Chakdey.com talk exclusively to the sibling music producers on a mission to take Punjabi music into the future!
Our names are Bubble and GSL, and for those who don’t know, we are brothers. Growing up we’ve always looked out for each other and have acted as a team in whatever we do, so we wanted an artist name that was meaningful and this is where Bloodline came from. We are born and bred in Birmingham, but looking to move… into everyone’s heart with our music!
How would you describe Bloodline’s sound?
We usually let our music do the talking so it’s the toughest question for us– because it is everything; we are not just a Punjabi sound, we do hip-hop, electro, drum ’n’ bass, dubstep, dance, trance vibes and then we mix those up as well. That’s why we could only come up with one name for our album: Evolution.
Last year you remixed Nusrat Fateh Ali Khan’s “Loh Loh”; how did you approach working with such legendary vocals?
Well, firstly, thank you to our manager Viv who provided us with the vocals and gave us the opportunity to work with the amazing vocals of Ustaad Nusrat Fateh Ali Khan Ji. It was a great experience and really opened up our eyes to new ideas and different sounds. We actually had 4 or 5 different versions of “Loh Loh” but could only pick one. I think that Nusrat Ji’s vocal range just helped us express ourselves; it acted as a platform for us to push the boundaries of our musical knowledge. And, of course, it was a great honour for both of us to be able to put this track together for the Immortal remix album (released as The Hidden Treasures in India).
What’s playing on your iPods right now?
Bubble: Well my favourite track at the moment has to be between “Work Hard, Play Hard” by Wiz Khalifa or “Tom Ford” by Jay-Z. These two tracks get me up in the morning after a late night in the studio, and motivate me to go at it again. As Wiz says in the track “Go hard, do whatever it takes that’s yo job”. “Tom Ford” is just a great track, it’s a different sound in a technical aspect as well as an aesthetic aspect, where I have picked up a few new ideas/skills because it’s different to what I’m working on, it helps rejuvenate my creative side. My #gymtrackoftheweek is “Work Hard, Play Hard” though.
GSL: My favourite track at the moment is Tupac Shakur “Troublesome 96”. This track is my favourite right now because it has been a long road for us, it’s taken a long time to release our first album. We have gone through so much, and now that the time has come, this particular track just takes me on a trip down memory lane and helps me realise what we have done to get here, and the people that stuck with us, especially my family. There were a lot of people who tried to blur our dreams, but we are still here, and as long as we can create music we are living our dream.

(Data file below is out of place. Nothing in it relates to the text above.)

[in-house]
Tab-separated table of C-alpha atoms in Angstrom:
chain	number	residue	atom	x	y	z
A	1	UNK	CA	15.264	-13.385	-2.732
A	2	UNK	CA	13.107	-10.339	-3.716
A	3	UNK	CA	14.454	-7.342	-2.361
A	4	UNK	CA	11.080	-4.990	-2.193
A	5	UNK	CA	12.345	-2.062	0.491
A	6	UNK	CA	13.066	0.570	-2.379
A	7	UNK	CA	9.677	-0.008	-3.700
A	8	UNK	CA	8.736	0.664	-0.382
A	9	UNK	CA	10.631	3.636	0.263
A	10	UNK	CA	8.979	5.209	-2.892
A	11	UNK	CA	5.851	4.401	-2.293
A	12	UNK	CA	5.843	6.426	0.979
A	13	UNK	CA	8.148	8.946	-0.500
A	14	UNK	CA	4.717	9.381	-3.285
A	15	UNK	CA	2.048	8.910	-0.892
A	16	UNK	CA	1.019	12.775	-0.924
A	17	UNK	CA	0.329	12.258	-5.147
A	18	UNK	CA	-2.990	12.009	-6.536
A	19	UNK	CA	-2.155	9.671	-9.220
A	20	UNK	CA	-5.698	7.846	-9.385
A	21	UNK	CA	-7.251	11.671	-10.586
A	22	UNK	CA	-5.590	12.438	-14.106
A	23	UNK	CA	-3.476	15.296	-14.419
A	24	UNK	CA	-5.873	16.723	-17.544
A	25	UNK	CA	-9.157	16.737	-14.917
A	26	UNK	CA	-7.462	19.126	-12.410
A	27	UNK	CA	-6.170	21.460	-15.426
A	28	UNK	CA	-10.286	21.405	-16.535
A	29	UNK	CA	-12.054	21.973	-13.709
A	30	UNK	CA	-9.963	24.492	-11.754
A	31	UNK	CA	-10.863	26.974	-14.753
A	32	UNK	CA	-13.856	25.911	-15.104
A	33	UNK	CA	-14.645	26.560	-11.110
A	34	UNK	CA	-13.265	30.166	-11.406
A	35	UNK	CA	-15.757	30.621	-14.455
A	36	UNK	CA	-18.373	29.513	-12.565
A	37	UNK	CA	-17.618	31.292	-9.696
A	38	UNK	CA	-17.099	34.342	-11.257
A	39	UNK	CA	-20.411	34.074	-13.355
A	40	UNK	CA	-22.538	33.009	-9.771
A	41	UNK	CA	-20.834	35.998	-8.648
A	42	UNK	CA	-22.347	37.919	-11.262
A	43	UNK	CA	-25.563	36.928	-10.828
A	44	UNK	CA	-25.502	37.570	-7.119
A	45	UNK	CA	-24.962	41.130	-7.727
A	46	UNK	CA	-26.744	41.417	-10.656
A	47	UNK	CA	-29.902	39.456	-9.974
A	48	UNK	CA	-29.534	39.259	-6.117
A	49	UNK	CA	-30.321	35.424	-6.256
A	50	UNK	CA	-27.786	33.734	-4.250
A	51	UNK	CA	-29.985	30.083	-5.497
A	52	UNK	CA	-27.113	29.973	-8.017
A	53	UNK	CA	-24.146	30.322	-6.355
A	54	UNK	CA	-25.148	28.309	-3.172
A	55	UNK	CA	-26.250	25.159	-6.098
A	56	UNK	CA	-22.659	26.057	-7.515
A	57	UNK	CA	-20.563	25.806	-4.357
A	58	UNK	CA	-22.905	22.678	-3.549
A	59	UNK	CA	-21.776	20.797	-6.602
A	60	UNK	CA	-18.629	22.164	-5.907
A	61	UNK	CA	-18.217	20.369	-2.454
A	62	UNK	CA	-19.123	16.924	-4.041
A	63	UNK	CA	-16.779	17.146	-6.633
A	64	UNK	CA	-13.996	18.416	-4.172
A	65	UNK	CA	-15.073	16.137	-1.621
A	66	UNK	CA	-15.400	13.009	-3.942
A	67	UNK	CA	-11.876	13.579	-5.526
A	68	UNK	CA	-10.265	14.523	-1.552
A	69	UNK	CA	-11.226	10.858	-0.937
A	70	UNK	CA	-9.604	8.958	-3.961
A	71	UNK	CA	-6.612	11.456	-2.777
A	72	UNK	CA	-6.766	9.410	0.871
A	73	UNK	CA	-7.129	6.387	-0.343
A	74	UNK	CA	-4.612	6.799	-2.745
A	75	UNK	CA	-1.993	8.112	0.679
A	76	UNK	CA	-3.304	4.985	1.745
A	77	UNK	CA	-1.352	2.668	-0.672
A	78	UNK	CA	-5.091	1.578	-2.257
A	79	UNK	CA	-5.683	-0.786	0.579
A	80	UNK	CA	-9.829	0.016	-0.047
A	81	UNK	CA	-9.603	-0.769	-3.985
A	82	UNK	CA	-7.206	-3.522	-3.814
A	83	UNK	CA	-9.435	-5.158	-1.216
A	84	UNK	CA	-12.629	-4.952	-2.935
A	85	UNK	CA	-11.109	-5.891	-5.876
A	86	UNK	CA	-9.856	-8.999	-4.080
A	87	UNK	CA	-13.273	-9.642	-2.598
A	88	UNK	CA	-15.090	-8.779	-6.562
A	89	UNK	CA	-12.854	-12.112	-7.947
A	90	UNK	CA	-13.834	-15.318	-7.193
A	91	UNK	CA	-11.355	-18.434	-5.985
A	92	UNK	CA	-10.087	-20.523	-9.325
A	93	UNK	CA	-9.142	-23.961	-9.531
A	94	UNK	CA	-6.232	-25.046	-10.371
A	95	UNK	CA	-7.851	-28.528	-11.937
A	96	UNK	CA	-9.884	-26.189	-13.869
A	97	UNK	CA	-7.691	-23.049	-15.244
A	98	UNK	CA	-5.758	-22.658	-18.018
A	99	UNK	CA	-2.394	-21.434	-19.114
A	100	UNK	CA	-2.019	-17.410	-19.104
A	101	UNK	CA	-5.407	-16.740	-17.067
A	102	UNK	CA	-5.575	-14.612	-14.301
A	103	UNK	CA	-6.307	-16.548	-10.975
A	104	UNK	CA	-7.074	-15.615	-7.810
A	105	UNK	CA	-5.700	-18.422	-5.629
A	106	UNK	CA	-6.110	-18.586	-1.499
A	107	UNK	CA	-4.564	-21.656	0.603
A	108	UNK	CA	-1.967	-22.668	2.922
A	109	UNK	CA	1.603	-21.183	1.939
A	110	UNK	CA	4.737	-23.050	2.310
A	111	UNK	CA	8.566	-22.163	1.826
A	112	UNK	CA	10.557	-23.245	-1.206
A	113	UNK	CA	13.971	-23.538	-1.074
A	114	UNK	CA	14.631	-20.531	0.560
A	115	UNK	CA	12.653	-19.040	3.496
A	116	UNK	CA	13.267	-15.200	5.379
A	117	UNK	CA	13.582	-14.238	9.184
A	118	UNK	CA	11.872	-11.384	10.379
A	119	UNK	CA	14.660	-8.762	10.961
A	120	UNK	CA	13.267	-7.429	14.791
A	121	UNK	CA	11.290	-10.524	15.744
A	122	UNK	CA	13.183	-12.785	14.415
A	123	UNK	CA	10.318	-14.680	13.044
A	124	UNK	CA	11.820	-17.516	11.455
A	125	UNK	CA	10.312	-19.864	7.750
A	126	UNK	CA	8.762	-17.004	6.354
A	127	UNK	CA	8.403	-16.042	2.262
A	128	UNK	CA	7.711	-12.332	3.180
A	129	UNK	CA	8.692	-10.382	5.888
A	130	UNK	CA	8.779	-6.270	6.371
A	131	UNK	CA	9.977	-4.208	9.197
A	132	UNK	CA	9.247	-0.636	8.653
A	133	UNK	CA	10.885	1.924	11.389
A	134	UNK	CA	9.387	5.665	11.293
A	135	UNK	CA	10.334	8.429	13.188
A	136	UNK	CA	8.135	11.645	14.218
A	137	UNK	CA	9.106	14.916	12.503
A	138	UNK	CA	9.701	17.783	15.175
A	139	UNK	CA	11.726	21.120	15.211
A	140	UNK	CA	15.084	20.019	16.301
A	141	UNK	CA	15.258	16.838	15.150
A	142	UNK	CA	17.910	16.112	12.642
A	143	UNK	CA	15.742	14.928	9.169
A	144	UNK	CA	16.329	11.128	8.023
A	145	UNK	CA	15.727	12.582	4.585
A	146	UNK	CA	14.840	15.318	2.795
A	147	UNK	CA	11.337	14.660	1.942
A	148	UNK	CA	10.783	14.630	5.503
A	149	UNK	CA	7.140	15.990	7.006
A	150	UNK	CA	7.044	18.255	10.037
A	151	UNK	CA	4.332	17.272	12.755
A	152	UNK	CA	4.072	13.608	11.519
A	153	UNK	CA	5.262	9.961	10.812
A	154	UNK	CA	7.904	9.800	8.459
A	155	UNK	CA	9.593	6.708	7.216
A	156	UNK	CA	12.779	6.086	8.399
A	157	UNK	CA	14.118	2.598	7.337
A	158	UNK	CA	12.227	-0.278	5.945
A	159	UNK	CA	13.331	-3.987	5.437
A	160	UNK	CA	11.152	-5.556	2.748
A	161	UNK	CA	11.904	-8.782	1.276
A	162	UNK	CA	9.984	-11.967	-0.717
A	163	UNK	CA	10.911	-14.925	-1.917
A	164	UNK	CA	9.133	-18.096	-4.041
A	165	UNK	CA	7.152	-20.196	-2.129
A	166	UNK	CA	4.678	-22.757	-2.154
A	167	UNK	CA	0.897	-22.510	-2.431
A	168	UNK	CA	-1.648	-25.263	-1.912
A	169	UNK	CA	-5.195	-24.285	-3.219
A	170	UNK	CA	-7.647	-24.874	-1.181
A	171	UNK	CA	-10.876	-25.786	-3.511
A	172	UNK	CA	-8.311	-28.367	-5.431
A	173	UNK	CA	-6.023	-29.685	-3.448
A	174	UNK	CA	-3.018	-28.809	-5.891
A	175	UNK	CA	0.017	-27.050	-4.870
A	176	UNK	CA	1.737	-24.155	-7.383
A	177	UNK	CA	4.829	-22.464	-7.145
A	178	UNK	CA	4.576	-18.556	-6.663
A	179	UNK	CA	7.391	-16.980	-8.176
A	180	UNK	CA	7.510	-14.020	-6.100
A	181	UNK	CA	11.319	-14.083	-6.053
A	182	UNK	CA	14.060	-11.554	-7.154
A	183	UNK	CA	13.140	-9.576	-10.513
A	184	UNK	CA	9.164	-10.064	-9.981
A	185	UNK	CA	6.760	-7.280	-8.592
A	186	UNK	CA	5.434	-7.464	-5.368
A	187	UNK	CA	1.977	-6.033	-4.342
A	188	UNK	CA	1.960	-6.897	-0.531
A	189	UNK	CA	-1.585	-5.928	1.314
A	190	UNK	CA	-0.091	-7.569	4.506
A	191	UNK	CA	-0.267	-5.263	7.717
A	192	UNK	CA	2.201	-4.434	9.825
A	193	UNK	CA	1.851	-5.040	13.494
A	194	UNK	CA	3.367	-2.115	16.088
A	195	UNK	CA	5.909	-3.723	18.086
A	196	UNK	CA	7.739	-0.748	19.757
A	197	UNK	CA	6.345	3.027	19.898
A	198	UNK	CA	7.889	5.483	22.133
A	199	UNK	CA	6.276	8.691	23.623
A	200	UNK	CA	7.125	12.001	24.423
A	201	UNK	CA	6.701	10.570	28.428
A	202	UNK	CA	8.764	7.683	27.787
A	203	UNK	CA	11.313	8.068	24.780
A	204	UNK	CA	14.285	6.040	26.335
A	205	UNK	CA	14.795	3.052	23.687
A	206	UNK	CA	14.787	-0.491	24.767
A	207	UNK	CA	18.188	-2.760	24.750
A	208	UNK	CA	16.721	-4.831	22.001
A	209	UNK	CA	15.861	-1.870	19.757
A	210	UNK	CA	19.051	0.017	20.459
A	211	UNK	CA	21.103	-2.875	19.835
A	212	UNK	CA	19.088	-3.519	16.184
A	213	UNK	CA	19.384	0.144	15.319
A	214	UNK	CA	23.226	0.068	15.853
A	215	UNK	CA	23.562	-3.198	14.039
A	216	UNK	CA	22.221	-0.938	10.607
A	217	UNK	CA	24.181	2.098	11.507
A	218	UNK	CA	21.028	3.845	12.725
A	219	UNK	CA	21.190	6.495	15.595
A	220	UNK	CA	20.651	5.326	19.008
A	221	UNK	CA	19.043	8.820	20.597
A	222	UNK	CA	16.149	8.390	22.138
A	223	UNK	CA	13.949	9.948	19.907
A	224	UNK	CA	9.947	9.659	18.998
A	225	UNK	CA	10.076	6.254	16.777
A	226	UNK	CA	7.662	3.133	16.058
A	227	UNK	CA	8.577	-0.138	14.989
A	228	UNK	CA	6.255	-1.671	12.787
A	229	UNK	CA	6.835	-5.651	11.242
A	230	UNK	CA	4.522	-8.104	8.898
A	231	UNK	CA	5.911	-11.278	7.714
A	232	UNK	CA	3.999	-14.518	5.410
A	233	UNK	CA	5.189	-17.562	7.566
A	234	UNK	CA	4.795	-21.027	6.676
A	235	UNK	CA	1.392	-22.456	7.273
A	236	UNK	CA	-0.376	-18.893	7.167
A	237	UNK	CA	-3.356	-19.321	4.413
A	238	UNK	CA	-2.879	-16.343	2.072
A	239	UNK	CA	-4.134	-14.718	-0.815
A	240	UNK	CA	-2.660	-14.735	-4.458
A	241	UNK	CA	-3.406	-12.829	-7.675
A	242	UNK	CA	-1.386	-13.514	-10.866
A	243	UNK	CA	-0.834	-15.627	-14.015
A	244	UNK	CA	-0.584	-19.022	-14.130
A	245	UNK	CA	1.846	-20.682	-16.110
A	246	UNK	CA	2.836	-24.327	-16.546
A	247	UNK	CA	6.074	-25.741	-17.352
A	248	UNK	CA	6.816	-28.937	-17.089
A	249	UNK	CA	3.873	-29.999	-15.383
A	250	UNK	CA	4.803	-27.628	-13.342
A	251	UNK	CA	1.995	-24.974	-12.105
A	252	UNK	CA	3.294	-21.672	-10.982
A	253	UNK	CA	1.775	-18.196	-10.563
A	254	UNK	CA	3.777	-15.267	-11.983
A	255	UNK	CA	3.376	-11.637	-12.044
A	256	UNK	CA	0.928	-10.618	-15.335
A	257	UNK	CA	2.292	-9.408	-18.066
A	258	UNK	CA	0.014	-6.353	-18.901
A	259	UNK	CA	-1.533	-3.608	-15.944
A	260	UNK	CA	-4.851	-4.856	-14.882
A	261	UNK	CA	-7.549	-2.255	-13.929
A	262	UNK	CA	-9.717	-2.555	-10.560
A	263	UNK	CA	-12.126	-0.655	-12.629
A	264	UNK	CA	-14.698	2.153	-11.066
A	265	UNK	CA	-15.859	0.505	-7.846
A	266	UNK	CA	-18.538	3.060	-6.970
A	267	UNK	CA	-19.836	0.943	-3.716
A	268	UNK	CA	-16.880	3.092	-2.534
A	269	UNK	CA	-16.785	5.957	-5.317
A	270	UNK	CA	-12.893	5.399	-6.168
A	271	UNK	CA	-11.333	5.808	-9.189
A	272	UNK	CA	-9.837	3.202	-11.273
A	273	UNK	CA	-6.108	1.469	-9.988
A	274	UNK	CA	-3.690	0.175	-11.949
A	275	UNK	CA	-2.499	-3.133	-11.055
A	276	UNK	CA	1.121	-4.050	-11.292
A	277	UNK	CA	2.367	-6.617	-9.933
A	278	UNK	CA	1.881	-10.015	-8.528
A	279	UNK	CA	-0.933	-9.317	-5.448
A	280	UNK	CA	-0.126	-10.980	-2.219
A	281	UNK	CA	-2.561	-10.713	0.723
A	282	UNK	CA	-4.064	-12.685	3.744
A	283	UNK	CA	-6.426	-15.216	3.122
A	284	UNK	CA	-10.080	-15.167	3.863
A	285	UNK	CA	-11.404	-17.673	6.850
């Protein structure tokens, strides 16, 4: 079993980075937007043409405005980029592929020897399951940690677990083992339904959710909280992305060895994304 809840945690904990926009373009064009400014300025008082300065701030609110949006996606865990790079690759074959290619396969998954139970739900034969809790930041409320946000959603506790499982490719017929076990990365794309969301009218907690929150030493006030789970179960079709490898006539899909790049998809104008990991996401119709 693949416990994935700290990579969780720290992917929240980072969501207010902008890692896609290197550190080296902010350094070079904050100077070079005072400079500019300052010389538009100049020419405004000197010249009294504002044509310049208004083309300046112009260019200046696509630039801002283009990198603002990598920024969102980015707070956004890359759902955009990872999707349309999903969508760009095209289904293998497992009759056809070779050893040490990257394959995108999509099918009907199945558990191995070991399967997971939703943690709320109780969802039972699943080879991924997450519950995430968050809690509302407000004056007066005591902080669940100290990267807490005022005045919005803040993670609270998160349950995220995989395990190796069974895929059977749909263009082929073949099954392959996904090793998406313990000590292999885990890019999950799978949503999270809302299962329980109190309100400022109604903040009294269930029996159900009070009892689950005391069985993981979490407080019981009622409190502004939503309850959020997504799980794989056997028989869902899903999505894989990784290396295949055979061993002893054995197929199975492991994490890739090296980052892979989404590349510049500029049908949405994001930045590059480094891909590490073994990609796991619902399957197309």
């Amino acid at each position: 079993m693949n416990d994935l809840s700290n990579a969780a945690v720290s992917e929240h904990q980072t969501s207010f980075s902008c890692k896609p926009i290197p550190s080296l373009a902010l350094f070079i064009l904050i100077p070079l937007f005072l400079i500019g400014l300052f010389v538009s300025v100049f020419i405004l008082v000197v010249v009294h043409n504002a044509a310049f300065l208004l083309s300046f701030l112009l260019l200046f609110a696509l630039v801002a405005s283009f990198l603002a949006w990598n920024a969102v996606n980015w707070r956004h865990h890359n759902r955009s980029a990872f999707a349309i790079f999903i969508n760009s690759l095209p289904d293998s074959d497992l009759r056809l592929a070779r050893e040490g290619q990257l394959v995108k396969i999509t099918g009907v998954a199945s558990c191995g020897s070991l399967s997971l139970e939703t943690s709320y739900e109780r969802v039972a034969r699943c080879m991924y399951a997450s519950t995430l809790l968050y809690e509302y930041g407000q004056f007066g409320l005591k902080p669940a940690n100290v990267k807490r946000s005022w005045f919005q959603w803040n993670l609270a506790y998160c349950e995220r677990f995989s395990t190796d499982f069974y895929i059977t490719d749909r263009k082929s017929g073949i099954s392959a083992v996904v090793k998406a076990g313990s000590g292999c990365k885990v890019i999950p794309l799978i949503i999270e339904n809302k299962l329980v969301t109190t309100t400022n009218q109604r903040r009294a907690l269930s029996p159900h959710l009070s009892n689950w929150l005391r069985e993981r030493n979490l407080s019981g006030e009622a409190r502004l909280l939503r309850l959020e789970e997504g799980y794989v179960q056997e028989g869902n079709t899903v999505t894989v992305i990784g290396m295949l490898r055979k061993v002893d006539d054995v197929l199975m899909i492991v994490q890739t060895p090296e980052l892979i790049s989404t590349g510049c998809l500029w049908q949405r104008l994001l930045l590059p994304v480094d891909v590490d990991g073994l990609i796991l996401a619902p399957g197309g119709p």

Where do you see Asian and/or Punjabi music going in 2014?
As long as Punjabi artists and producers allow themselves to go outside their comfort zones, Punjabi music can only go up; if Western music is just getting better by adapting its sound, we don’t see why the Punjabi music industry can’t either. Our album aims to start this ‘Evolution’.
Your album is coming out on Envy in the UK and Speed Records in India; how do you think your music will be received in Punjab?
Our album has been in the making for a good number of years now: tracks have changed, new beats created and different sounds invented and re-invented. We’re really pleased that the album is releasing worldwide so it’s an exciting time for both us. We have a solid track from the album called “Dil Tadke” in collaboration with Kaur B which is aimed squarely at the Desiheads and Punjab market, but with a Bloodline twist. We sometimes wonder if audiences are ready for the types of sounds we are ready to drop, because it’s not your everyday Punjabi album; it’s more than that– it’s a musical journey so to speak. Punjab is obviously a very special place to us, but it is also starting to become very influenced by Western fashion and its music; if you watch the IPL you see the crowds going crazy to songs like “Gangnam Style”. We understand that the territory we are crossing into in Punjabi music is a risky one, but listeners of Punjabi music must understand we are creating this music with our hearts and it’s what we love to do. We would just like to say thank you for the amazing responses and messages we are getting here, but hope to attract support from abroad as well. We also hope the album helps some listeners find a side they never knew they had musically.
Who would be your ultimate musical collaboration?
GSL: I’m going to choose Kuldeep Manak (RIP); I just think it would have been amazing to be able to work with someone of his musical ability and pushed the boundaries of Punjabi music at the time; many of the sounds which have influenced me to create the new sounds on our album.
Bubble: ‘Whilst my brother is the Punjabi spearhead in our team, my influence comes mainly from the evolution of Western music; for that reason, I’m going for Jay-Z. Do I have to say anymore? The man is a genius as a lyricist, musician and composer. He can spit on so many different styles of flows and beats; he can change his style and create new styles, which is what I thrive off musically– so for those reasons, I think it would be an honour to have the opportunity to collaborate with Jay-Z.
Love & respect to all,
Evolution is out now. Find out where to buy it here